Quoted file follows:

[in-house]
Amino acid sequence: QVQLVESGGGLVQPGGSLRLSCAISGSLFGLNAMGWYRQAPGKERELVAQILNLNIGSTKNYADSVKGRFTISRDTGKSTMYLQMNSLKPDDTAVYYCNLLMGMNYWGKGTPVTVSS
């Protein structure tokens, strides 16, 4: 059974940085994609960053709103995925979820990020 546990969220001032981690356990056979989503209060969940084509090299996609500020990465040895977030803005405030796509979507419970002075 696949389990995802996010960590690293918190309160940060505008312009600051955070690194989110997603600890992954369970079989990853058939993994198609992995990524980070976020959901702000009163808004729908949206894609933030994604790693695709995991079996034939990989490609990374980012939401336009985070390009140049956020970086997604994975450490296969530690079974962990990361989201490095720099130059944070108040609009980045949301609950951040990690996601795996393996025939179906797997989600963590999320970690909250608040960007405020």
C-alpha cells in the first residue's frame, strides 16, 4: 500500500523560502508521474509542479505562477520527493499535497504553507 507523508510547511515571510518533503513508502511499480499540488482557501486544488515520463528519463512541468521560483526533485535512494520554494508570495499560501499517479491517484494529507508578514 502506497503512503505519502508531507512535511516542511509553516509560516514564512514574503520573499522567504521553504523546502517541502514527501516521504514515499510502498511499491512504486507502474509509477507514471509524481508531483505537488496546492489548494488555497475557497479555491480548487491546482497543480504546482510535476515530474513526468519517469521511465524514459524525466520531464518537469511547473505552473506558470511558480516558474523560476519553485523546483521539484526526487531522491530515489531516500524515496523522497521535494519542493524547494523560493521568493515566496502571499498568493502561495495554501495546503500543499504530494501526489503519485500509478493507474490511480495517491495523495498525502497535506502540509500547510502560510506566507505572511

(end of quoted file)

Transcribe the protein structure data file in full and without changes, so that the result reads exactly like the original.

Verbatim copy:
[in-house]
Amino acid sequence: QVQLVESGGGLVQPGGSLRLSCAISGSLFGLNAMGWYRQAPGKERELVAQILNLNIGSTKNYADSVKGRFTISRDTGKSTMYLQMNSLKPDDTAVYYCNLLMGMNYWGKGTPVTVSS
């Protein structure tokens, strides 16, 4: 059974940085994609960053709103995925979820990020 546990969220001032981690356990056979989503209060969940084509090299996609500020990465040895977030803005405030796509979507419970002075 696949389990995802996010960590690293918190309160940060505008312009600051955070690194989110997603600890992954369970079989990853058939993994198609992995990524980070976020959901702000009163808004729908949206894609933030994604790693695709995991079996034939990989490609990374980012939401336009985070390009140049956020970086997604994975450490296969530690079974962990990361989201490095720099130059944070108040609009980045949301609950951040990690996601795996393996025939179906797997989600963590999320970690909250608040960007405020």
C-alpha cells in the first residue's frame, strides 16, 4: 500500500523560502508521474509542479505562477520527493499535497504553507 507523508510547511515571510518533503513508502511499480499540488482557501486544488515520463528519463512541468521560483526533485535512494520554494508570495499560501499517479491517484494529507508578514 502506497503512503505519502508531507512535511516542511509553516509560516514564512514574503520573499522567504521553504523546502517541502514527501516521504514515499510502498511499491512504486507502474509509477507514471509524481508531483505537488496546492489548494488555497475557497479555491480548487491546482497543480504546482510535476515530474513526468519517469521511465524514459524525466520531464518537469511547473505552473506558470511558480516558474523560476519553485523546483521539484526526487531522491530515489531516500524515496523522497521535494519542493524547494523560493521568493515566496502571499498568493502561495495554501495546503500543499504530494501526489503519485500509478493507474490511480495517491495523495498525502497535506502540509500547510502560510506566507505572511